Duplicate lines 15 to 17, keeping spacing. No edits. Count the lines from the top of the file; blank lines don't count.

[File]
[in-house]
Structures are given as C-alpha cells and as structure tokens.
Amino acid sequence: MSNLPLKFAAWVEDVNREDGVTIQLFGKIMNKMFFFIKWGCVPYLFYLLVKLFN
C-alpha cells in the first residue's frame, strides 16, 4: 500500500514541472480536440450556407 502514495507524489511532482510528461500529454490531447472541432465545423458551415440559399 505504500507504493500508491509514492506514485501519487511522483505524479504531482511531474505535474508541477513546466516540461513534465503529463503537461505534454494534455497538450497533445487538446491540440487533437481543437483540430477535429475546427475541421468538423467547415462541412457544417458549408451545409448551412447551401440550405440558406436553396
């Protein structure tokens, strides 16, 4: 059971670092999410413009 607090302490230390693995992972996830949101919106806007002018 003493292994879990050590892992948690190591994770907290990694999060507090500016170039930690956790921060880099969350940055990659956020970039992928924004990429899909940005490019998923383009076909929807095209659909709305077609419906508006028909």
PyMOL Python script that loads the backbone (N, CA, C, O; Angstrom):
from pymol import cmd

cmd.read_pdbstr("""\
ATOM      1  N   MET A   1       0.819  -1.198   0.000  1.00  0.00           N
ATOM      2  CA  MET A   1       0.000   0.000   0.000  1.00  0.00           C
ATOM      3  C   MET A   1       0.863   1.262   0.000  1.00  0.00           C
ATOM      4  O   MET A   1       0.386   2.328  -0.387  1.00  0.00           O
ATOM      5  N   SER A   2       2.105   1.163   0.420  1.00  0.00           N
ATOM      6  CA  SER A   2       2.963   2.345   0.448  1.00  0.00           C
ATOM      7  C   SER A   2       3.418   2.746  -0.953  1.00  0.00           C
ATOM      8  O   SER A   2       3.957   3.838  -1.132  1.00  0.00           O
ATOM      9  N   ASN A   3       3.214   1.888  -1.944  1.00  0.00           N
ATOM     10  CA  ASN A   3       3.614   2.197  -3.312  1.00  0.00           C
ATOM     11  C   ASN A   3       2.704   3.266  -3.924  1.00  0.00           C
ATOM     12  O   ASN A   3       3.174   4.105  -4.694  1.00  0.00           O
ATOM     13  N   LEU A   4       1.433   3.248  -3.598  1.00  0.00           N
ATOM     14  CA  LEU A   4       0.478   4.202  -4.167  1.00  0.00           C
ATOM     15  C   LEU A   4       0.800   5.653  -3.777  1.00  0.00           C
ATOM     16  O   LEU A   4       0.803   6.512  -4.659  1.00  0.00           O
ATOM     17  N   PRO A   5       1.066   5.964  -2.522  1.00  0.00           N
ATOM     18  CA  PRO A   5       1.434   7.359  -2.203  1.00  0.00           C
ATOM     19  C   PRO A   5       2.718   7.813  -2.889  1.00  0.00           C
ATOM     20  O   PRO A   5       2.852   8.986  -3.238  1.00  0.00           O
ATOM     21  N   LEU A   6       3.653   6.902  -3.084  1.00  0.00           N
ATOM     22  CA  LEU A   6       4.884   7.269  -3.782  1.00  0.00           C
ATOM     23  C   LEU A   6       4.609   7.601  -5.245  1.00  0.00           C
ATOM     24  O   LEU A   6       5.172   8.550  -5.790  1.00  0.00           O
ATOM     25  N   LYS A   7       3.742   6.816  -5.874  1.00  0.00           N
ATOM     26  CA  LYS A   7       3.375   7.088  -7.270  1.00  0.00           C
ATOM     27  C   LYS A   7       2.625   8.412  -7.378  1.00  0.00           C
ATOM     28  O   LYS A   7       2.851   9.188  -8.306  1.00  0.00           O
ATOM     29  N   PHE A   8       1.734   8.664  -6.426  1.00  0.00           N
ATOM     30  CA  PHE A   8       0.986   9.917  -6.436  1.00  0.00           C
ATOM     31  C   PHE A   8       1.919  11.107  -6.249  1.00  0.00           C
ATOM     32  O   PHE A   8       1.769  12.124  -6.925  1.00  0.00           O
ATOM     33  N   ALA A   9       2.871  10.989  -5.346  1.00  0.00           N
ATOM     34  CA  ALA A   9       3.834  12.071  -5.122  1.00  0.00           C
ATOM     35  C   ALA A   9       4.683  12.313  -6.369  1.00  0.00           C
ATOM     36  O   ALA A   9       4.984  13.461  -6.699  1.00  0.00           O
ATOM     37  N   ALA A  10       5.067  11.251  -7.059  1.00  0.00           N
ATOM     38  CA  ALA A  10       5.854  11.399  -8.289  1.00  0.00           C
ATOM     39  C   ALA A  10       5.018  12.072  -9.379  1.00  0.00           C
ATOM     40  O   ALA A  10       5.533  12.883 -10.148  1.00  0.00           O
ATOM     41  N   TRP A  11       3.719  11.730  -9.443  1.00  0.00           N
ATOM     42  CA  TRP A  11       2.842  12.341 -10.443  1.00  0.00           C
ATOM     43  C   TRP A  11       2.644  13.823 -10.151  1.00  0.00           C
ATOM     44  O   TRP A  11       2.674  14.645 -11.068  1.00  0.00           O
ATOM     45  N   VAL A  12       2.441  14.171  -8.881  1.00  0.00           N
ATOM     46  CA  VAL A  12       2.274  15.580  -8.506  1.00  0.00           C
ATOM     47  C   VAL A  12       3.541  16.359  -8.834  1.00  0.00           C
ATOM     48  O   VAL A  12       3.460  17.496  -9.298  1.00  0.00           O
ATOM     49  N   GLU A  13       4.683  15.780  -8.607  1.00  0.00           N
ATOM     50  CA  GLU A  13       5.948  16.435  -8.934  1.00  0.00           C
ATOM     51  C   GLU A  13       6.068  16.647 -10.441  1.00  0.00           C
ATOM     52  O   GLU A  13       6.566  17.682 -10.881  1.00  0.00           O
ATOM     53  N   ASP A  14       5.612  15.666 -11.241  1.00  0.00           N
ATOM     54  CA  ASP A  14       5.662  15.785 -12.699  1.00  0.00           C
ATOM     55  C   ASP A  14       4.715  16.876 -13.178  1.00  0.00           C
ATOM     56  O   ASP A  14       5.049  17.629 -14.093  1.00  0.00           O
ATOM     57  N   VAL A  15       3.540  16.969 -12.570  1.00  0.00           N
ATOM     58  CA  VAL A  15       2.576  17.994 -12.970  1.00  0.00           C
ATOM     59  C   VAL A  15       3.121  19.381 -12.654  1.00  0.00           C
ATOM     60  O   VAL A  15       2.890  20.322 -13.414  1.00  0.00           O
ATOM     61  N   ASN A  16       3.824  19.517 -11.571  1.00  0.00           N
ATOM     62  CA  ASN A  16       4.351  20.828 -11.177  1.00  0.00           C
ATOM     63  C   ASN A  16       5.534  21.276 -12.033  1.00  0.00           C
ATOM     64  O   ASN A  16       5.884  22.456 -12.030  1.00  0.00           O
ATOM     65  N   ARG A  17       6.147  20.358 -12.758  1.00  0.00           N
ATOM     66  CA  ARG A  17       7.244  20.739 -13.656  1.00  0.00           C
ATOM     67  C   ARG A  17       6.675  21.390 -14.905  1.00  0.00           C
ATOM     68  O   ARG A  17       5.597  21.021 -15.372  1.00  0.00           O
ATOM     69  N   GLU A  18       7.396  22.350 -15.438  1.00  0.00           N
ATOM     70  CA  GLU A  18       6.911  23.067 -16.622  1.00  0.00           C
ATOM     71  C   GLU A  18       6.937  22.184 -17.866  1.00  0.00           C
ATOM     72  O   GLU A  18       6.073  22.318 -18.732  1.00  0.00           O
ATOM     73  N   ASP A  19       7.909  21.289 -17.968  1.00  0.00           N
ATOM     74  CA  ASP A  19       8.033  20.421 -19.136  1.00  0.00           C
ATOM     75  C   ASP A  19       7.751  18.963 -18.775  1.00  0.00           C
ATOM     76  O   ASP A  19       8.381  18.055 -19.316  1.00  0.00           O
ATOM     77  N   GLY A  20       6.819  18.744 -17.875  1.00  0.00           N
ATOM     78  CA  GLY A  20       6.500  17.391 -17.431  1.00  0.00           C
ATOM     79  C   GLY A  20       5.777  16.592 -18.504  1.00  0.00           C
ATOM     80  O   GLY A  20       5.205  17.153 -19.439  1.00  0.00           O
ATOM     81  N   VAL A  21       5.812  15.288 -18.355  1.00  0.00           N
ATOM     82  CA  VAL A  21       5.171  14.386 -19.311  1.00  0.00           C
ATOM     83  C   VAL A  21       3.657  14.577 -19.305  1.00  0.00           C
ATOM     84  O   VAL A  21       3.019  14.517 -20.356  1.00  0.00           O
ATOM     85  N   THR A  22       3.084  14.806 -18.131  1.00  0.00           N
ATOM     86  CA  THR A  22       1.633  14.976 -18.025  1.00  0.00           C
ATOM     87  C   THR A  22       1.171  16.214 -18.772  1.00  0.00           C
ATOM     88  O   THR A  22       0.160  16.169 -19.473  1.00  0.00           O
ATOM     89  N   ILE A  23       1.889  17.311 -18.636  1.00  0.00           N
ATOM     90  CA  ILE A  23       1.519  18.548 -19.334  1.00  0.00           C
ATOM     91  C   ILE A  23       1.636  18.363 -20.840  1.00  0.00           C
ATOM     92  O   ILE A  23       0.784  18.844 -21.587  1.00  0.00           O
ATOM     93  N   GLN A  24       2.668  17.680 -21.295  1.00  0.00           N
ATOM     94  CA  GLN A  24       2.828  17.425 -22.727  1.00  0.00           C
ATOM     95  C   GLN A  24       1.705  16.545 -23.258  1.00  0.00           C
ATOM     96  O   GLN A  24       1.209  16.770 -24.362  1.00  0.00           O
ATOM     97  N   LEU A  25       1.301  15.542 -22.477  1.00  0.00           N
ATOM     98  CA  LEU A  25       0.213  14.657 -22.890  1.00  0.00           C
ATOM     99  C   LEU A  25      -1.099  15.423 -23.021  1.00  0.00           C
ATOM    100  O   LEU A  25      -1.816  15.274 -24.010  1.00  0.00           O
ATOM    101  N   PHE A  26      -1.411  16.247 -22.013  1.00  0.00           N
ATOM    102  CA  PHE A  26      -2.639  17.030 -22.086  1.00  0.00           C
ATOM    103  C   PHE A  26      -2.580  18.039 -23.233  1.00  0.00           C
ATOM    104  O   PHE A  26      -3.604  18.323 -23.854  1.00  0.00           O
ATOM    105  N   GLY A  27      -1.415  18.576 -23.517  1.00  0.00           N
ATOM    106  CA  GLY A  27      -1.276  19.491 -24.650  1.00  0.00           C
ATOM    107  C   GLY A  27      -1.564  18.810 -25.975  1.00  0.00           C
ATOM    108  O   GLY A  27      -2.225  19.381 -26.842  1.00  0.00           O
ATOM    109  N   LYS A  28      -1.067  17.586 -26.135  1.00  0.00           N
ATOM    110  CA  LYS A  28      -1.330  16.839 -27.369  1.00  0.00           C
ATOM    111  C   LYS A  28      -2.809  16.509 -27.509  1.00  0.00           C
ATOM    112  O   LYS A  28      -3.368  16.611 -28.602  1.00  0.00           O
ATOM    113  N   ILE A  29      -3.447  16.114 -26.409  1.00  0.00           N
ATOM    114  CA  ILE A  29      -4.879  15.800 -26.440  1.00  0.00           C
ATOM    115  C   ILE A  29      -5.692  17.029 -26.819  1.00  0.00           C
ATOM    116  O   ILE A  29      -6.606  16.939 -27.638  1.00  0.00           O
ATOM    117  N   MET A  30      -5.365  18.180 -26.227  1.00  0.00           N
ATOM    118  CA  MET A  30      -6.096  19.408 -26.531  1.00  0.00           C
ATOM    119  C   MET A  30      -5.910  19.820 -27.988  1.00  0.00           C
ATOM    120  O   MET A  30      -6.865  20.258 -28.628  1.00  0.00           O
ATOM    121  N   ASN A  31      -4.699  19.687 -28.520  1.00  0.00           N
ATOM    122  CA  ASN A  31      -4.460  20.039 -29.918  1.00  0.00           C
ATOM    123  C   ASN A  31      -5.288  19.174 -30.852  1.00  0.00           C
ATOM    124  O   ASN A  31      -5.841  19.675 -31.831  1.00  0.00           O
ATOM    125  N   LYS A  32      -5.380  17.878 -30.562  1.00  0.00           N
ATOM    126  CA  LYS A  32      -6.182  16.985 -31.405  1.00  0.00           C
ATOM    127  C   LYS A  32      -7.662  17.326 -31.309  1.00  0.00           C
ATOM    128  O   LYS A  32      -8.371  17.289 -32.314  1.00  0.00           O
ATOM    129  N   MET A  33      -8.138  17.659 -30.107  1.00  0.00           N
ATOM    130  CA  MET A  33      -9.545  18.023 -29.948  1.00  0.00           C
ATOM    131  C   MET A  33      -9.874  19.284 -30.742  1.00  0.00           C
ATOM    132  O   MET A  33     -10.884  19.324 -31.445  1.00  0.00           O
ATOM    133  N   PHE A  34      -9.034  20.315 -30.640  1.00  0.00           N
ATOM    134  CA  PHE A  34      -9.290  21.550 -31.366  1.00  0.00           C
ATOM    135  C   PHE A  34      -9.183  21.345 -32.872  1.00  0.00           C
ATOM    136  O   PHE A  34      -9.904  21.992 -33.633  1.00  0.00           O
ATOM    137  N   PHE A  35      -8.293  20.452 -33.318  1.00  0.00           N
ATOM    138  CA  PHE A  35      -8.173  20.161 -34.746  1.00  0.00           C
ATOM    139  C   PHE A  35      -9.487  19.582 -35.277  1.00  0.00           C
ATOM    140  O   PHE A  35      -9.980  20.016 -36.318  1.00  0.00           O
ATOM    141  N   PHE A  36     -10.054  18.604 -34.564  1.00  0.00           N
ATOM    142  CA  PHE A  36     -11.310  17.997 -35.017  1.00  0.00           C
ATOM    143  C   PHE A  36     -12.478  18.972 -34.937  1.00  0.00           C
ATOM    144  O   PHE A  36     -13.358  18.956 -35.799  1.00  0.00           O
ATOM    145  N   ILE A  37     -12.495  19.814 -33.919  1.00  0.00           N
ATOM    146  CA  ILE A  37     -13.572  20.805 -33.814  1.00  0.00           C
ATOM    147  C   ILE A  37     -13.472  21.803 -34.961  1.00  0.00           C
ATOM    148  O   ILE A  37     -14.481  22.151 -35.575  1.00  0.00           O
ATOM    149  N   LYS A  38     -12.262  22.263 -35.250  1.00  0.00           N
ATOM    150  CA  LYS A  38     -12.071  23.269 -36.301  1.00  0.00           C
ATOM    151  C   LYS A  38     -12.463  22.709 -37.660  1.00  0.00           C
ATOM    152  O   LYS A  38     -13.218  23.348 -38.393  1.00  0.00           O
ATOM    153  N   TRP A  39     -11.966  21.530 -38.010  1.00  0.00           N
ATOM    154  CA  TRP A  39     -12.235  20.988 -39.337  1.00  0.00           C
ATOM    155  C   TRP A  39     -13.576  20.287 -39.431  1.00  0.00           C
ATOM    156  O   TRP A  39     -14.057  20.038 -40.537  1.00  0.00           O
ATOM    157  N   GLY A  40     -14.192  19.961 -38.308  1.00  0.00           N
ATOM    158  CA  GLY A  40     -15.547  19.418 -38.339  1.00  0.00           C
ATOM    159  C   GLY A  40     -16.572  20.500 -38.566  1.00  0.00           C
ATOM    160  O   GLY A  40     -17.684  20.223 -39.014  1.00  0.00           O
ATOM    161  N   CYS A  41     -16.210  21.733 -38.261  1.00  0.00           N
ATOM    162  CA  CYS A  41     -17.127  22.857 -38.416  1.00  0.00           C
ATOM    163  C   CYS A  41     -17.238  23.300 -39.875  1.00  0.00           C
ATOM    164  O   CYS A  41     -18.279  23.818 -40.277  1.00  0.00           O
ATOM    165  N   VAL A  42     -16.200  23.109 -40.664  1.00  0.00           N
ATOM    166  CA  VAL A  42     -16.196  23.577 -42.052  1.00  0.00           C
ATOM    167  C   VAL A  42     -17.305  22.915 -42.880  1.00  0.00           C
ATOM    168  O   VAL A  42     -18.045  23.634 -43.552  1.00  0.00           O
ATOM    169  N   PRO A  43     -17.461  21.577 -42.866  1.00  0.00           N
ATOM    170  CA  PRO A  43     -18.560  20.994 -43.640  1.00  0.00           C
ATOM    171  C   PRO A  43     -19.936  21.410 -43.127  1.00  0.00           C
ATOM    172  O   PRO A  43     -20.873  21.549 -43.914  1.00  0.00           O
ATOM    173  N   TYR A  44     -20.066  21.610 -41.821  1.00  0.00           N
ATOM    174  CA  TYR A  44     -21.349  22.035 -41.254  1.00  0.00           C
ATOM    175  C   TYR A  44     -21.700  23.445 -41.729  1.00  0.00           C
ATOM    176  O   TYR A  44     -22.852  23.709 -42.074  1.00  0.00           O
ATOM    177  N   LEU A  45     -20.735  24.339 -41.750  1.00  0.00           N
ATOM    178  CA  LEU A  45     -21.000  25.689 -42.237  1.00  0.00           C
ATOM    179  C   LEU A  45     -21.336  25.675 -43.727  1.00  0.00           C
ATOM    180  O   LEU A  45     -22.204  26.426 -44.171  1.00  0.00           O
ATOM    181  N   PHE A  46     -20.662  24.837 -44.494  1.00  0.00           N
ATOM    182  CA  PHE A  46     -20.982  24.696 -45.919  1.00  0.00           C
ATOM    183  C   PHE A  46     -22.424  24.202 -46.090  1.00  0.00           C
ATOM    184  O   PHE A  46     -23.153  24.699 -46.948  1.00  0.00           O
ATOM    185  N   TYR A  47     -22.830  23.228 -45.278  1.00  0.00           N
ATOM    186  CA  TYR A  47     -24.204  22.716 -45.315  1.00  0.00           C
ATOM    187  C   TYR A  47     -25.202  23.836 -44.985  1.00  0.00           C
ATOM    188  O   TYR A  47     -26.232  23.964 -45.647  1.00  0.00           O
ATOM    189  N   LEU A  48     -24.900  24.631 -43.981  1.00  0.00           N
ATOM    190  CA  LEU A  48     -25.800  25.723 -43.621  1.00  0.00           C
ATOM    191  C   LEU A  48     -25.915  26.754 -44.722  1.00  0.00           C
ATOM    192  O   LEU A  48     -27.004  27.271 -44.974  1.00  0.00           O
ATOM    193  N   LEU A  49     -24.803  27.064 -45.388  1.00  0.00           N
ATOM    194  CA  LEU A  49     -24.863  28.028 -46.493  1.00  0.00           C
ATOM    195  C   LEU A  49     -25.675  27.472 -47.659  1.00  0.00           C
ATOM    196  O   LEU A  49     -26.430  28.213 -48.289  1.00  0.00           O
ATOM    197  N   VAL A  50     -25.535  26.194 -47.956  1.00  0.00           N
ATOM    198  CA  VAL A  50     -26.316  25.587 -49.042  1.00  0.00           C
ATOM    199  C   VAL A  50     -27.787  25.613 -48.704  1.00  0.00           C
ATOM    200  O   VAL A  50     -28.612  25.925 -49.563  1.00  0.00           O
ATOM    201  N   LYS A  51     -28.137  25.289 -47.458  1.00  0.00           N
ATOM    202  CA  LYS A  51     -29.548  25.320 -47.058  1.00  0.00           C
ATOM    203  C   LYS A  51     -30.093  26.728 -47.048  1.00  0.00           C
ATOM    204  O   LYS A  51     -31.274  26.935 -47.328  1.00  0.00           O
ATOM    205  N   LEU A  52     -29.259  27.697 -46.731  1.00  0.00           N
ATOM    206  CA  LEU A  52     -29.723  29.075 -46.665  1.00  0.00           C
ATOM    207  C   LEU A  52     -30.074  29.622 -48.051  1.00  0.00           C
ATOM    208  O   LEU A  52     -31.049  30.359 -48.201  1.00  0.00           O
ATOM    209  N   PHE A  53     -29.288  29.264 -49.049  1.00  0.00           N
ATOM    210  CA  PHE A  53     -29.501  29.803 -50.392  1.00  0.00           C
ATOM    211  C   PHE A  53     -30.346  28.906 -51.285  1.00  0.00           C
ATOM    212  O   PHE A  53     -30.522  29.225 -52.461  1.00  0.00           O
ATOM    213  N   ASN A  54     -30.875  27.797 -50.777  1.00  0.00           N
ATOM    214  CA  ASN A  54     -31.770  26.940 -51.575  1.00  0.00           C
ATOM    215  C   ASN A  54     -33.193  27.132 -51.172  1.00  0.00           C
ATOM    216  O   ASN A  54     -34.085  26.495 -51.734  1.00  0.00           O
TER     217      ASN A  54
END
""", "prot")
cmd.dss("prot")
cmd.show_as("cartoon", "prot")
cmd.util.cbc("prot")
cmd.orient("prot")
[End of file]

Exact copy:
ATOM      7  C   SER A   2       3.418   2.746  -0.953  1.00  0.00           C
ATOM      8  O   SER A   2       3.957   3.838  -1.132  1.00  0.00           O
ATOM      9  N   ASN A   3       3.214   1.888  -1.944  1.00  0.00           N